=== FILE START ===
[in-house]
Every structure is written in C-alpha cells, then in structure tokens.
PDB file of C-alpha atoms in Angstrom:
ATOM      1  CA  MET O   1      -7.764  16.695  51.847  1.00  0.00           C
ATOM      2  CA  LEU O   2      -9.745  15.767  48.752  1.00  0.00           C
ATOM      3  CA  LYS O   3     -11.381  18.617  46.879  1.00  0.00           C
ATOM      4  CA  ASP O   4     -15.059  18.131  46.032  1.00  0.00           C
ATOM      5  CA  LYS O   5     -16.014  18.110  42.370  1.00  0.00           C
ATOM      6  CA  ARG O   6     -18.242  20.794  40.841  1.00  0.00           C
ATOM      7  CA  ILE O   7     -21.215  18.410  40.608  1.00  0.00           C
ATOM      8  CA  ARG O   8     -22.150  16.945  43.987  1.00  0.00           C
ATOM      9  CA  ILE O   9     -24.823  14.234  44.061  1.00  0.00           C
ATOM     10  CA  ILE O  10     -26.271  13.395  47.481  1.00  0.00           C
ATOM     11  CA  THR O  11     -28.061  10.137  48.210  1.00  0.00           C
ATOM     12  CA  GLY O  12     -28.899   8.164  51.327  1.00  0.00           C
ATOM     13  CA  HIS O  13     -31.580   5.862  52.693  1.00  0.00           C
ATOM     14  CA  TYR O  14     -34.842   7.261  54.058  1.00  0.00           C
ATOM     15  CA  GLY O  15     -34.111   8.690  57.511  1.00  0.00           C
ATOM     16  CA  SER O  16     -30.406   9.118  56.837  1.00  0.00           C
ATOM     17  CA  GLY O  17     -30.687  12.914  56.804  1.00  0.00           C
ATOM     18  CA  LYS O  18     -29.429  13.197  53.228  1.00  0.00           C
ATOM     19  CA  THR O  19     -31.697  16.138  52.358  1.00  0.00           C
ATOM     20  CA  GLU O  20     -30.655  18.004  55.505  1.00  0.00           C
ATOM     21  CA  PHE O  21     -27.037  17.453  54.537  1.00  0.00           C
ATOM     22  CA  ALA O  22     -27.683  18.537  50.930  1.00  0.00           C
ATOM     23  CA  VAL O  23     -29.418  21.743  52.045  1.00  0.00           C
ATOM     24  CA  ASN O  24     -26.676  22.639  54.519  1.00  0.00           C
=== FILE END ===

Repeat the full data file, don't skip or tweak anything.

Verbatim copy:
[in-house]
Every structure is written in C-alpha cells, then in structure tokens.
PDB file of C-alpha atoms in Angstrom:
ATOM      1  CA  MET O   1      -7.764  16.695  51.847  1.00  0.00           C
ATOM      2  CA  LEU O   2      -9.745  15.767  48.752  1.00  0.00           C
ATOM      3  CA  LYS O   3     -11.381  18.617  46.879  1.00  0.00           C
ATOM      4  CA  ASP O   4     -15.059  18.131  46.032  1.00  0.00           C
ATOM      5  CA  LYS O   5     -16.014  18.110  42.370  1.00  0.00           C
ATOM      6  CA  ARG O   6     -18.242  20.794  40.841  1.00  0.00           C
ATOM      7  CA  ILE O   7     -21.215  18.410  40.608  1.00  0.00           C
ATOM      8  CA  ARG O   8     -22.150  16.945  43.987  1.00  0.00           C
ATOM      9  CA  ILE O   9     -24.823  14.234  44.061  1.00  0.00           C
ATOM     10  CA  ILE O  10     -26.271  13.395  47.481  1.00  0.00           C
ATOM     11  CA  THR O  11     -28.061  10.137  48.210  1.00  0.00           C
ATOM     12  CA  GLY O  12     -28.899   8.164  51.327  1.00  0.00           C
ATOM     13  CA  HIS O  13     -31.580   5.862  52.693  1.00  0.00           C
ATOM     14  CA  TYR O  14     -34.842   7.261  54.058  1.00  0.00           C
ATOM     15  CA  GLY O  15     -34.111   8.690  57.511  1.00  0.00           C
ATOM     16  CA  SER O  16     -30.406   9.118  56.837  1.00  0.00           C
ATOM     17  CA  GLY O  17     -30.687  12.914  56.804  1.00  0.00           C
ATOM     18  CA  LYS O  18     -29.429  13.197  53.228  1.00  0.00           C
ATOM     19  CA  THR O  19     -31.697  16.138  52.358  1.00  0.00           C
ATOM     20  CA  GLU O  20     -30.655  18.004  55.505  1.00  0.00           C
ATOM     21  CA  PHE O  21     -27.037  17.453  54.537  1.00  0.00           C
ATOM     22  CA  ALA O  22     -27.683  18.537  50.930  1.00  0.00           C
ATOM     23  CA  VAL O  23     -29.418  21.743  52.045  1.00  0.00           C
ATOM     24  CA  ASN O  24     -26.676  22.639  54.519  1.00  0.00           C